Felicite Moorman

The Nature of Quicksand (or Man, I miss my Senior Science Class)

In Uncategorized on December 14, 2011 at 2:41 am

Quicksand is a non-Newtonian fluid. To understand what this means, it helps to understand what a Newtonian fluid is, of course.  Newtonian fluids obey certain rules that most generalized fluids obey, such as the tendency to flow regardless of force.  No matter how hard you hit it, it still flows.  Water is a Newtonian fluid.  Quicksand, not so much.

Quicksand, when undisturbed, often appears to be solid.  It looks as if it can handle the weight, the pressure, if you will, of a Mac Truck.  But the fact is, a very, very minor stressor, less than 1%, will cause a sudden decrease in viscosity, or thickness.  This means that what appeared solid and stable, is instantly liquid in nature, allowing that Mac Truck to sink into near oblivion.  The water and sand that make up the quicksand then separate and suddenly the viscosity seems to increase, rendering the Mac Truck apparently stuck.  In order to move in quicksand, a person would have to apply sufficient pressure on the compacted sand to re-introduce enough water to liquefy the quicksand back to the viscosity into which he fell.  Sounds simple enough, but that amount of force is the same amount of force required to lift a medium sized car.  It would appear that brute force is not the most practical way to get out of quicksand, much less make waves.

Business can be very much like quicksand.  Most everyone has experienced a moment, cycle, or project where their business behaved just this way.  Just 1% stress and it opened up for all to see the sinking Mac Truck of that moment, then prolonged the travesty by becoming a sticky, torpor inducing  mire.  Brute force and continued struggle rarely offer release.  What did you do? What do you do? What will you do?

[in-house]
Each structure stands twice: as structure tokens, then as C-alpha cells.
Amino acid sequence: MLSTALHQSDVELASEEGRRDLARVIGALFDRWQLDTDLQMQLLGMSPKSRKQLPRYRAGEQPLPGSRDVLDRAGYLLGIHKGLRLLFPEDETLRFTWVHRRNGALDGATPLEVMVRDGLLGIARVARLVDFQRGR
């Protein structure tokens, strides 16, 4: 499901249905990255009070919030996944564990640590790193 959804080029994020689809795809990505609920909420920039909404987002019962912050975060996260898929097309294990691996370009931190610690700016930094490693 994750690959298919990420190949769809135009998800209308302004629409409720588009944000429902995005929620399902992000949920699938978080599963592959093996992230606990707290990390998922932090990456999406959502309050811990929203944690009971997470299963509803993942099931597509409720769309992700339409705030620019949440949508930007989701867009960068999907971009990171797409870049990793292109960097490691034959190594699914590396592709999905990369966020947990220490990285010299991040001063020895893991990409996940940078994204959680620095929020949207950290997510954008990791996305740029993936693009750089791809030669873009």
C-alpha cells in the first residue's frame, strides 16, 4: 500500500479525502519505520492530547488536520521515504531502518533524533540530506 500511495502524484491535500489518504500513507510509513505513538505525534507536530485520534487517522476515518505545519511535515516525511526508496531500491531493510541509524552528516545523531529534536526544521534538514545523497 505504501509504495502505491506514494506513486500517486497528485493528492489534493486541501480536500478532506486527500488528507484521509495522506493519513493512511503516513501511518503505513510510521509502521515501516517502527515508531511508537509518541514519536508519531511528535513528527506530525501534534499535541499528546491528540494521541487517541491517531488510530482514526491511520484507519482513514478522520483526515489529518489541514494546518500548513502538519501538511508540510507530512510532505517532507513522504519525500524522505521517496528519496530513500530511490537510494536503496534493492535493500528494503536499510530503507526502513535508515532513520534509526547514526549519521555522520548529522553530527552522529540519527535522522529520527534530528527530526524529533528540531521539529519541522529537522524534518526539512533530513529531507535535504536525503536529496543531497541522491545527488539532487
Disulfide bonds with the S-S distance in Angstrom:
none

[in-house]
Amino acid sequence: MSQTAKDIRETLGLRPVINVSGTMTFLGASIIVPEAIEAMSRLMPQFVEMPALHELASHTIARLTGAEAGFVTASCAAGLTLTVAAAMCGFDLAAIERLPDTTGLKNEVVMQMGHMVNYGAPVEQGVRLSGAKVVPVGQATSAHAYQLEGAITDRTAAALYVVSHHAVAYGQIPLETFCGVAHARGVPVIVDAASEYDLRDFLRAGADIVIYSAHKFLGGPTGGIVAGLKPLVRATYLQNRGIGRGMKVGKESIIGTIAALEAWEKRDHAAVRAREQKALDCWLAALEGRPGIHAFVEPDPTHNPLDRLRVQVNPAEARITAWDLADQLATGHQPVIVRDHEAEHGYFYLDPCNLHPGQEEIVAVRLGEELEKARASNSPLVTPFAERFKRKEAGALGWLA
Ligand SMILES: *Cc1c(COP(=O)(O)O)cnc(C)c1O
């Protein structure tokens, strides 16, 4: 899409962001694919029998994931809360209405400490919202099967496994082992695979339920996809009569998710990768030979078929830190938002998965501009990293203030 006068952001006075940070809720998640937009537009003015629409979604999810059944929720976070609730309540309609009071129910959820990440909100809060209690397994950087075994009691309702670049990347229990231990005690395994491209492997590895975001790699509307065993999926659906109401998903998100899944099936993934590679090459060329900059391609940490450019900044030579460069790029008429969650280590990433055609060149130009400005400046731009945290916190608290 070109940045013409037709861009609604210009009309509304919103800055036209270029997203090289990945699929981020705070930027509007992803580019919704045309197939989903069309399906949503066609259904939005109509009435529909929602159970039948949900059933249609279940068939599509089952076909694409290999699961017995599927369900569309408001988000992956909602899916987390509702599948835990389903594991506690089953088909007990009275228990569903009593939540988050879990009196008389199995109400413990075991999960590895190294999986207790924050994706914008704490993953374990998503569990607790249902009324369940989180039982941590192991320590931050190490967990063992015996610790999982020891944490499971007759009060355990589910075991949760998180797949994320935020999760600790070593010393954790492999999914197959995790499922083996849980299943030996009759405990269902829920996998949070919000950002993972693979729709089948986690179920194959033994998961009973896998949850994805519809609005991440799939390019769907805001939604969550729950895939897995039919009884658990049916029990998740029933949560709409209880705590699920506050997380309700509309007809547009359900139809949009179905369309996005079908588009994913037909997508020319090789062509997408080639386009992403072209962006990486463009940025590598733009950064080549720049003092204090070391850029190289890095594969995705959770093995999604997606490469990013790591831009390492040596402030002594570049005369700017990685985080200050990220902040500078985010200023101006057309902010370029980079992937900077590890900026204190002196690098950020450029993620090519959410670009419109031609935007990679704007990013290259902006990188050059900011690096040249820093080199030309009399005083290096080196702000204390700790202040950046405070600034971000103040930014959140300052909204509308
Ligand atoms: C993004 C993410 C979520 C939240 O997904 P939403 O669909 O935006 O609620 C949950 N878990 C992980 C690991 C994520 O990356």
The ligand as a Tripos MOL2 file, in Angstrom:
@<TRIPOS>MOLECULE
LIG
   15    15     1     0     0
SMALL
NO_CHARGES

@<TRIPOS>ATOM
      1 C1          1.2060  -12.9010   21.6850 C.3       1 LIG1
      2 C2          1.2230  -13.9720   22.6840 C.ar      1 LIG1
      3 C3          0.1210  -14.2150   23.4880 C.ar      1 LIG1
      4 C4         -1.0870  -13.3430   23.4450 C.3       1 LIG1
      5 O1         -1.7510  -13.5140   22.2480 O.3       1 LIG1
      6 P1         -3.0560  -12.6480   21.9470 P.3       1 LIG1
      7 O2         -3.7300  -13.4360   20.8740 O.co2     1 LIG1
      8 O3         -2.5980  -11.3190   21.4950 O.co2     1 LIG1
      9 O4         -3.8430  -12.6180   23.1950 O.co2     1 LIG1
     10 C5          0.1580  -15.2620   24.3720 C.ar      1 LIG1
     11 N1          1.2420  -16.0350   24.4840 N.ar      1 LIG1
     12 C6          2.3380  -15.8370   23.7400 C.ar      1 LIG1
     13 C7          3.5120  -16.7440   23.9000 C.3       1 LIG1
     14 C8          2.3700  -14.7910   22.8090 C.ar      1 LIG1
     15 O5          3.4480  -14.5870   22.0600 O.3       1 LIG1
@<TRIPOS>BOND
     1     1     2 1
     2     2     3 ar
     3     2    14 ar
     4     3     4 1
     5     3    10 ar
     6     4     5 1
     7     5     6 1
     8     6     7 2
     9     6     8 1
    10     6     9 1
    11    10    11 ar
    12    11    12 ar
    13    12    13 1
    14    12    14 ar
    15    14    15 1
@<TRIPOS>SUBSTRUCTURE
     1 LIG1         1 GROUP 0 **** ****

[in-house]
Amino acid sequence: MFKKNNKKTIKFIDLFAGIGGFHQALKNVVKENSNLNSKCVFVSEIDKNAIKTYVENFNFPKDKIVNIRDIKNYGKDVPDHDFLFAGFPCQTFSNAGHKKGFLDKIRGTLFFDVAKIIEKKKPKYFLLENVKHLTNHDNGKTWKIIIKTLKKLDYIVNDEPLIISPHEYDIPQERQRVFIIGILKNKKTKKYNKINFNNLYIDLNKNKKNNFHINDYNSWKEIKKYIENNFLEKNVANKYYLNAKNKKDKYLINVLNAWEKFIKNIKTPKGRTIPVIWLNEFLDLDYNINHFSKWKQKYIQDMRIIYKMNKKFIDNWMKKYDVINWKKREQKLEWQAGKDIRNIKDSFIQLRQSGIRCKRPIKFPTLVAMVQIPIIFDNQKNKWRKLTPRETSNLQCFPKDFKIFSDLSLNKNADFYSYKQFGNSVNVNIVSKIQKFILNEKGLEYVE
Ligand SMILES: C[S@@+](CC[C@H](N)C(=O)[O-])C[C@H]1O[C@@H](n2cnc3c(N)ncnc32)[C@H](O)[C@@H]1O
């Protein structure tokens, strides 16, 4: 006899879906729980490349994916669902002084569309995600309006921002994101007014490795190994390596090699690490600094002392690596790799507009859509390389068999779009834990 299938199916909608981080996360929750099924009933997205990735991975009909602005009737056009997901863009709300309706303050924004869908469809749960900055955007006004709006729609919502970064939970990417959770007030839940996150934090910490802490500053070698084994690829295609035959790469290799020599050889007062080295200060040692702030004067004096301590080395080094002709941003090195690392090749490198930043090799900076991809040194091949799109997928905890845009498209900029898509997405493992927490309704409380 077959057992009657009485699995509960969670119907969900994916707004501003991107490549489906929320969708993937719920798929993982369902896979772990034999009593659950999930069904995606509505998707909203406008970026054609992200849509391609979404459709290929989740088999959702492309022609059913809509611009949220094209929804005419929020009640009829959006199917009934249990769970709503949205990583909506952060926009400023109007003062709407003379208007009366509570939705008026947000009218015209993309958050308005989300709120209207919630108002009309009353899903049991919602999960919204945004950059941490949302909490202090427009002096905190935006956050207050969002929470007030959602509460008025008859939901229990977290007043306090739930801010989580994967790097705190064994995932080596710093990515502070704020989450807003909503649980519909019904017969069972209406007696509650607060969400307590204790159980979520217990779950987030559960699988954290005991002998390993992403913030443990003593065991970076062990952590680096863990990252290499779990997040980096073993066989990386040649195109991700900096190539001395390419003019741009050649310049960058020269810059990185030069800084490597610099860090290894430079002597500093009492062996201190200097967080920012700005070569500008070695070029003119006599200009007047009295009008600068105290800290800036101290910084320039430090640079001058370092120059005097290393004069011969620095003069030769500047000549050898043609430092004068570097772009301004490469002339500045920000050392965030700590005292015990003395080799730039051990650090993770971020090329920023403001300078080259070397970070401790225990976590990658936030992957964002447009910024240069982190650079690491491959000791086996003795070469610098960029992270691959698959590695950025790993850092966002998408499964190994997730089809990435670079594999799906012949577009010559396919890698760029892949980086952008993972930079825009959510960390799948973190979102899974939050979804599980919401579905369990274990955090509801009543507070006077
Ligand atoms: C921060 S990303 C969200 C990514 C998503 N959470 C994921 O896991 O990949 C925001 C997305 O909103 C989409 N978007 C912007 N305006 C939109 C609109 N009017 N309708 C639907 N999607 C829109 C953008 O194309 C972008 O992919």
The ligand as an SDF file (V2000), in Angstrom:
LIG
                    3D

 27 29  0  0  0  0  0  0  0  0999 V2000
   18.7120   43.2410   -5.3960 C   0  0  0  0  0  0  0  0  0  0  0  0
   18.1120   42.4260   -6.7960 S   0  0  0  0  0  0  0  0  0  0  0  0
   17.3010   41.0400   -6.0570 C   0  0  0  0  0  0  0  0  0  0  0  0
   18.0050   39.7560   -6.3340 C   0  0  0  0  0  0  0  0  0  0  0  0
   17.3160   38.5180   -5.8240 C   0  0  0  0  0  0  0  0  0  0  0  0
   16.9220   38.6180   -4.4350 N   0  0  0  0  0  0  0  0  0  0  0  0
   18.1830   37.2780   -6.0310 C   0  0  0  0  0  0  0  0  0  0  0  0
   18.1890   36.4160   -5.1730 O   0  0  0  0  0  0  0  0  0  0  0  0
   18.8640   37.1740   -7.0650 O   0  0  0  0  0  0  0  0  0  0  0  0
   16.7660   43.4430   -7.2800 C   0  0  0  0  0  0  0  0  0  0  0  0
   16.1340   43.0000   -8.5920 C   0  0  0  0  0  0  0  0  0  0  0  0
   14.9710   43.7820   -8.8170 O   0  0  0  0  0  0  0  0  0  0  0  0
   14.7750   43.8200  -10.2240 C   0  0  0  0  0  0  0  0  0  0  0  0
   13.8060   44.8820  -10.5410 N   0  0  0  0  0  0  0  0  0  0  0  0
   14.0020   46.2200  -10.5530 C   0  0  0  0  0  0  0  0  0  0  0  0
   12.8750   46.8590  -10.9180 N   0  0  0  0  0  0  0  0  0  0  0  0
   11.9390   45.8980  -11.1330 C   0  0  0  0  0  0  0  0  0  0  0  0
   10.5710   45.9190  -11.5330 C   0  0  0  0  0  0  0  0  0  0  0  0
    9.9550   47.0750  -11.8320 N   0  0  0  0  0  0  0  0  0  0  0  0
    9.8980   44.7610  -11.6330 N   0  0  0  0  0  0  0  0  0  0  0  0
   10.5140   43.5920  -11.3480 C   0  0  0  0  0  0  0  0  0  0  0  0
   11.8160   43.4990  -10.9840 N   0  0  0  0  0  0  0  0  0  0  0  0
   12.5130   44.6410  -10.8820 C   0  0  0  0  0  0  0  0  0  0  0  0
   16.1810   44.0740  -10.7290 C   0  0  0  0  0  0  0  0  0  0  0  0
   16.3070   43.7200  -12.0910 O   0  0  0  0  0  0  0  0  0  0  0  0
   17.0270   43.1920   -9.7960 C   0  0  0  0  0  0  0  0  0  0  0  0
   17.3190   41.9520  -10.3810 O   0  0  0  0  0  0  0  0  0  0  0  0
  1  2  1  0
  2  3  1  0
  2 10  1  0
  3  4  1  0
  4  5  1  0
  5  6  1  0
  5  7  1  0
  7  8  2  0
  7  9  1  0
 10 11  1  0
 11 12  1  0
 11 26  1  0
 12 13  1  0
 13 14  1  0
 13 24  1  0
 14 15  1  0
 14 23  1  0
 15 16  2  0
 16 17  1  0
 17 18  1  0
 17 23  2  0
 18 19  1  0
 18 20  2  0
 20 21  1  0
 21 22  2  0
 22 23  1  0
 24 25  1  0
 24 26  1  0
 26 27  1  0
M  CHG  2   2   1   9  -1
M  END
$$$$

Accelerating Change, Creating Momentum, and Embracing Innovation

In Uncategorized on December 13, 2011 at 3:05 am

This blog is dedicated to exploring methodologies for accelerating change, creating momentum, and embracing innovation, specifically in business, but also applicable personally.  Having created strategies for corporations during the worst of the real estate crisis, it occurred to me finally that we were attempting to make waves in quicksand.  In settling in to the crisis and forfeiting the struggle, the strategies necessary to change the circumstances would become clear.  The strategy was never to begin struggling again.  The strategy always began with acknowledging the nature of quicksand.  The substrate had changed, imperceptibly, and the setting required new behaviors.  It was a pained but rich learning environment, where risk aversion had no place and everything was on the line more often than not.  Momentum, change, and innovation were welcome and priceless.  The waves were made, momentum regained, not with the same struggle, but with yet more change.